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Pines’ forensic auditors working with WCBI

Ocean Pines Finance Director Steve Phillips updates the board of directors on an ongoing forensic audit during an orientation meeting Friday.

By Josh Davis, Associate Editor

(Aug. 30, 2018) Work on a forensic audit of Ocean Pines Association financials recently included discussions with the Worcester County Bureau of Investigations and has cost about $87,000 so far, according to Finance Director Steve Phillips.

Phillips, providing an overview of the Gross, Mendelsohn & Associates forensic audit during a board orientation meeting Friday, said the investigation began in late April and auditors started working in Ocean Pines in May.

He said auditors were in Ocean Pines “for two-to-three solid weeks” in May and have since “done some work in the office and then some work here in the field.”

Phillips said two years of data from food and beverage operations were examined, “including comparisons of income and expense to budget.” He said a detailed review was conducted of sales receipts and deposits from summer 2017, and auditors also inspected point-of-sales systems.

In part, auditors were looking into about $26,000 in deposits that allegedly went missing last summer, which “really started this whole forensic audit,” Phillips said.

“They did a detailed analysis of the payroll for both the yacht club and beach club during a period selected of the summer 2017, looking at hours paid to hours reported in our [point of sales] systems, verifying wages for payroll registers to our general ledger postings,” he said. “They analyzed overtimes, examined selected employees’ personnel files, and did financial analysis comparing payroll for years 2017 versus 2016.”

Phillips said four Ocean Pines employees were interviewed at the time and about 15 current and former workers have been interviewed to date. He said billing for the service in April and May totaled about $46,000.

Auditors in June reviewed bank deposits from July and August 2017, looked at communication logs within the Ocean Pines Police Department, and “developed a timeline of missing deposits,” Phillips said. He said seven more employees were interviewed at the time, as was Chris Hall of Salisbury accounting firm TGM Group.

“They also started looking at some vendor activities – they did a detailed review and analysis of that,” Phillips said, adding the association paid the forensic auditors about $21,000 in June.

In July, he said, auditors met with a detective from the Worcester County Bureau of Investigations.

“They reached out to him. He actually was handed off the case [in] September of last year, after TGM did their limited procedures,” Phillips said. “They looked at a memorandum prepared by an OPA employee, who viewed a portion of the videos from the cameras in the administration building after discovering the missing deposits.”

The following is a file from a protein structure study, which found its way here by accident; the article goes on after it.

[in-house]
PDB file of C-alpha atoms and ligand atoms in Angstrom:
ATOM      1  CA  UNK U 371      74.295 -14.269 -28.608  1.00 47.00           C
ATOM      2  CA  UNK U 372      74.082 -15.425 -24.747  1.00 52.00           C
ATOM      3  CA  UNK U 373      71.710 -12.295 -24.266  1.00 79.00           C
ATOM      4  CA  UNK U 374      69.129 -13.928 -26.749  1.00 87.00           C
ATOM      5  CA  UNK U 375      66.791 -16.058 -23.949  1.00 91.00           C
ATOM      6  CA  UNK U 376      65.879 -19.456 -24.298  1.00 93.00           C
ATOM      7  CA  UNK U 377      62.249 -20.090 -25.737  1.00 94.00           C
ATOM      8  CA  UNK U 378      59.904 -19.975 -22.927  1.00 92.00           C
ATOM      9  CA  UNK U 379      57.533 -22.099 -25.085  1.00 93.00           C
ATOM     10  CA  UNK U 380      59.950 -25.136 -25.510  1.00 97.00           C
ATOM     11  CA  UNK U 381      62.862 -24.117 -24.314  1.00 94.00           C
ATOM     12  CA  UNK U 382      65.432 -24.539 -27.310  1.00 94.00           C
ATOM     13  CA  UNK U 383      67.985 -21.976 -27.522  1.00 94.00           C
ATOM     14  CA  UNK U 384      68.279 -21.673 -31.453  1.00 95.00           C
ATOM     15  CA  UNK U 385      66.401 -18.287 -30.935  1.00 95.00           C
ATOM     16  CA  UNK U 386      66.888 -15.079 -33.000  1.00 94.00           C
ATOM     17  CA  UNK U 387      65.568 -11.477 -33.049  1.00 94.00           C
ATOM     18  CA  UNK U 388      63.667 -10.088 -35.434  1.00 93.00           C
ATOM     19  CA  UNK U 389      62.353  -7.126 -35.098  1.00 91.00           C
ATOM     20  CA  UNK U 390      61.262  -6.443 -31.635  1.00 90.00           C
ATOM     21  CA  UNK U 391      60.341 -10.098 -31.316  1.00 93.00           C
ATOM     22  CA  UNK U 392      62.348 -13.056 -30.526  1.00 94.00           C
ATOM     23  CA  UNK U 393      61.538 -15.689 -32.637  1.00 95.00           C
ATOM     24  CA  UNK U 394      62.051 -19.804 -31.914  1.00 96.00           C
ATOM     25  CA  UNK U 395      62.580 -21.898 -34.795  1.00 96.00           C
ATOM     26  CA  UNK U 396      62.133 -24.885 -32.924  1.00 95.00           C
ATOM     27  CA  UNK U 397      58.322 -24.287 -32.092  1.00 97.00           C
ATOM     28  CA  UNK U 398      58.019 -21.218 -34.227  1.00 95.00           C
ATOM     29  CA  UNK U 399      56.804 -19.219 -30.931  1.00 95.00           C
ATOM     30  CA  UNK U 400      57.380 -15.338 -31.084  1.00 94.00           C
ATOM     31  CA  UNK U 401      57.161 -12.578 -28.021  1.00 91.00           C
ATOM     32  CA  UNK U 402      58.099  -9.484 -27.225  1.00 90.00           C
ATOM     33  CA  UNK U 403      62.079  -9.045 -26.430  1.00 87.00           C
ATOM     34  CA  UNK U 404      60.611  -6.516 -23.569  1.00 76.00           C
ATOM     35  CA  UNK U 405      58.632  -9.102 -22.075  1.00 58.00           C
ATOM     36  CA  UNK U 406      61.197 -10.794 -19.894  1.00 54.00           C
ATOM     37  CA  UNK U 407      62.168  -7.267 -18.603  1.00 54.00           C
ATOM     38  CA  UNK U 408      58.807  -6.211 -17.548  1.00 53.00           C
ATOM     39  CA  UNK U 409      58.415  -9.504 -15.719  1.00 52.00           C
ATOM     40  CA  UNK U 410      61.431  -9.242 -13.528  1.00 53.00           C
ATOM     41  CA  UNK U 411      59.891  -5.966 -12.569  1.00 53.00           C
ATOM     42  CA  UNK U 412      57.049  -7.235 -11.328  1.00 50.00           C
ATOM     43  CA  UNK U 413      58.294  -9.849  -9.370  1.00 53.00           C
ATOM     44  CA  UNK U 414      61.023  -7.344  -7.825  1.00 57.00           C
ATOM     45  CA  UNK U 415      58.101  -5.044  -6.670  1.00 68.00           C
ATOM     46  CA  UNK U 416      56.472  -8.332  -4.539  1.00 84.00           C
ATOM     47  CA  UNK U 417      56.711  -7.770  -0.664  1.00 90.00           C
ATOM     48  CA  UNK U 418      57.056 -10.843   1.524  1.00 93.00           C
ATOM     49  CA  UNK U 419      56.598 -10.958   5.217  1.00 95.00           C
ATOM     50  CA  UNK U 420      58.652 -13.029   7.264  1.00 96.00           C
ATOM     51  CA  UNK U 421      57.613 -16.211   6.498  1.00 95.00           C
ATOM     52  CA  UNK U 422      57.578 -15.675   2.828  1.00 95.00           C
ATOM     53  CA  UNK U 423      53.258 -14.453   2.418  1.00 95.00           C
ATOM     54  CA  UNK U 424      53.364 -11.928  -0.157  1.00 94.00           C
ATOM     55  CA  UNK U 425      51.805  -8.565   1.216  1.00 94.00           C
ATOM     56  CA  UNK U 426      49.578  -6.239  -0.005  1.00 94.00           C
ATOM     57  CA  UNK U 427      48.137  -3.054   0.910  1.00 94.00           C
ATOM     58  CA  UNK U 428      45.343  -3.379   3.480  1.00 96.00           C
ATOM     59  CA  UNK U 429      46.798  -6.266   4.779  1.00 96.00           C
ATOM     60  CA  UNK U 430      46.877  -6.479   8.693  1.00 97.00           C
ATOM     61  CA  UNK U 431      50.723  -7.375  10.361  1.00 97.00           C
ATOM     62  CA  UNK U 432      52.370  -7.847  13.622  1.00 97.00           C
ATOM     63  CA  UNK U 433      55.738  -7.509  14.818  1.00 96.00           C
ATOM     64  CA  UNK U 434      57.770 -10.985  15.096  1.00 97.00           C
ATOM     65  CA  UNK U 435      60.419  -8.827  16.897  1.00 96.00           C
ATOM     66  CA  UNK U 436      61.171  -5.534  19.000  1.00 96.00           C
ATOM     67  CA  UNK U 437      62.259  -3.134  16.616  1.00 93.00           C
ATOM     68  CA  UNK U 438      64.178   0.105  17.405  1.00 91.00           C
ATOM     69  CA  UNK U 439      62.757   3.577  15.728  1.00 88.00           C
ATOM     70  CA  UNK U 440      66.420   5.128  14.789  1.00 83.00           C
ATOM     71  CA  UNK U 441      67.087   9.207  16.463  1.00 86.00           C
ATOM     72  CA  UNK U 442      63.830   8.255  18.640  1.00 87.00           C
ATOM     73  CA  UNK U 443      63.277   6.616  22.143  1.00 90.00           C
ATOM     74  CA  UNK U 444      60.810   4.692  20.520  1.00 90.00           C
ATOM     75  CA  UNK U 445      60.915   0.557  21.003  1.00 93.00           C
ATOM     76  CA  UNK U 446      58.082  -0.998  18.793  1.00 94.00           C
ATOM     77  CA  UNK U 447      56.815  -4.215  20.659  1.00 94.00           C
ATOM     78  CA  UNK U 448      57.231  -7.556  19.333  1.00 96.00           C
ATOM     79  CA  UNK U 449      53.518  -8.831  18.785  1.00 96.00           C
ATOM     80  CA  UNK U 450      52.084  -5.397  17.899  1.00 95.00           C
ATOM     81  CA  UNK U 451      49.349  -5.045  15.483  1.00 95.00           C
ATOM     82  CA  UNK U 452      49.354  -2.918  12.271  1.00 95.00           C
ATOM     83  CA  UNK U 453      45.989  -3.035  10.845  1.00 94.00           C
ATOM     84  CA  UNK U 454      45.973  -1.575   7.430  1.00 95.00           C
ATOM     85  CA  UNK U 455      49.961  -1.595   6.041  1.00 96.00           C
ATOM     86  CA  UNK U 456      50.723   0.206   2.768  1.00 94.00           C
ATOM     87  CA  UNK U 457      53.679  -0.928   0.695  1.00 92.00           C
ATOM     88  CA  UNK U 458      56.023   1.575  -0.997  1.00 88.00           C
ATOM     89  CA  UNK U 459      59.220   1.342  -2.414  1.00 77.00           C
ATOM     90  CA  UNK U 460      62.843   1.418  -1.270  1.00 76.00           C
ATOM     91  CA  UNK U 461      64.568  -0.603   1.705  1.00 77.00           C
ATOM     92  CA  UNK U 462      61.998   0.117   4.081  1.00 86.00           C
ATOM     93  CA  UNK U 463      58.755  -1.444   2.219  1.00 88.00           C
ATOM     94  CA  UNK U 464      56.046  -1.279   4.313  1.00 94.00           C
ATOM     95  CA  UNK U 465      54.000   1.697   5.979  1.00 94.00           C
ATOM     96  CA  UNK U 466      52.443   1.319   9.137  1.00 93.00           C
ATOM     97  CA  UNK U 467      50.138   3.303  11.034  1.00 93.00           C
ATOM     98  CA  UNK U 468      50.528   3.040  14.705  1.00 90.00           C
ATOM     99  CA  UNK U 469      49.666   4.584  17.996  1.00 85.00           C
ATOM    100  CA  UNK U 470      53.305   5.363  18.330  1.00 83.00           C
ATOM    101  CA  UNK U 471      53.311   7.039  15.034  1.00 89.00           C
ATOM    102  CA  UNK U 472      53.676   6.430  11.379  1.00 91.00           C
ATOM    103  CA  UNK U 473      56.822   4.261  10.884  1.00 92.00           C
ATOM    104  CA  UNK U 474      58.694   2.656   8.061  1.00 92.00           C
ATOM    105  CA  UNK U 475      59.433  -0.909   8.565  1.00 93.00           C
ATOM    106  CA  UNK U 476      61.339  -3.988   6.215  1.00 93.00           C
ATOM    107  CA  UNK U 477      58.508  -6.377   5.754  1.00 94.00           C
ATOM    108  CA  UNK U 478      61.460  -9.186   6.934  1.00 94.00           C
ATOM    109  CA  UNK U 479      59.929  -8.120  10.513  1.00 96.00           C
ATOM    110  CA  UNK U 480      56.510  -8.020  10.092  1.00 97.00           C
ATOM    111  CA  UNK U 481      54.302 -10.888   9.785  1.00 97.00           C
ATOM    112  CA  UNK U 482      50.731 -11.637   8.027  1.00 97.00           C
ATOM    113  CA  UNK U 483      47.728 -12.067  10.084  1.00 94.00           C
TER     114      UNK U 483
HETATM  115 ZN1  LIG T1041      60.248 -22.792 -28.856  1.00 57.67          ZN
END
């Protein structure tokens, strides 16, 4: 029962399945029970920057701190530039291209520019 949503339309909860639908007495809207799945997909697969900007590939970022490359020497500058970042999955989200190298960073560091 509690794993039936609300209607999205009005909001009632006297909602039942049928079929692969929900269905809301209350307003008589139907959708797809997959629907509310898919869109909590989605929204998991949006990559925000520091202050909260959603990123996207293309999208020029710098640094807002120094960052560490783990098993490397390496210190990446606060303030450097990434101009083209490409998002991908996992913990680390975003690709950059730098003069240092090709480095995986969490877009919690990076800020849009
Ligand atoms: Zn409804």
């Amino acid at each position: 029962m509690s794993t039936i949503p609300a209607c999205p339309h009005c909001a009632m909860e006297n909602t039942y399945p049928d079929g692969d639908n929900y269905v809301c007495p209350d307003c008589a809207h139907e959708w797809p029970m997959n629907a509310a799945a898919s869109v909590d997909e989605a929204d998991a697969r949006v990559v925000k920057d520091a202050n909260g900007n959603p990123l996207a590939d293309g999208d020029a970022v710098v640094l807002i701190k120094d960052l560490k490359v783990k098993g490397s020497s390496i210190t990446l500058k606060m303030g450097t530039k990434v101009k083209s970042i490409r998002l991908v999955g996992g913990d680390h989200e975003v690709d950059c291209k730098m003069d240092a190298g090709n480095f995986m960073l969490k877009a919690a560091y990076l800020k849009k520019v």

Phillips added, “Jim Kern, from Gross and Mendelsohn, viewed portions of the video himself from the cameras in the OPA building.” Additionally, Phillips said three more employees were interviewed and auditors looked at AMEX corporate credit card statements “for three months selected in 2017.”

July fees were about $29,000, bringing the total to about $87,000 for the year, Phillips said. The association budgeted about $220,000 for the audit.

More recently, according to Phillips, “the work has really shifted to the [Worcester County Bureau of Investigations], working with that detective to actually try to gain some information from … Bank of Ocean City and work with them to understand what type of records they have and what we can get access to, as well as interviewing their chief security officer, as well as their CEO and president.”

He said the other priority in August was the scrutiny of information technology systems within the association.

“They’re running penetration tests on our network,” Phillips said. “And they’re also in the process of [conducting] a survey to our end users, as well as our IT department and other staff.”

Phillips said a “phase one” report from Gross, Mendelsohn to the Ocean Pines Board was likely in September. Board members present during the orientation indicated the initial report would be given during a closed session.

Whether additional phases of the forensic audit will follow is not yet known.

“They’re going to tell us whether we really need to look at anything or not,” General Manager John Bailey said. “Then, it’s a directive from the board to say, ‘Yeah, we want you to pick that up and now look at this.’”

Director Frank Daly added, “At the end of the day, you [get] one of two things – you get a clean bill of health, or you get indictments.”

For a list of official updates from Ocean Pines on the forensic audit, visit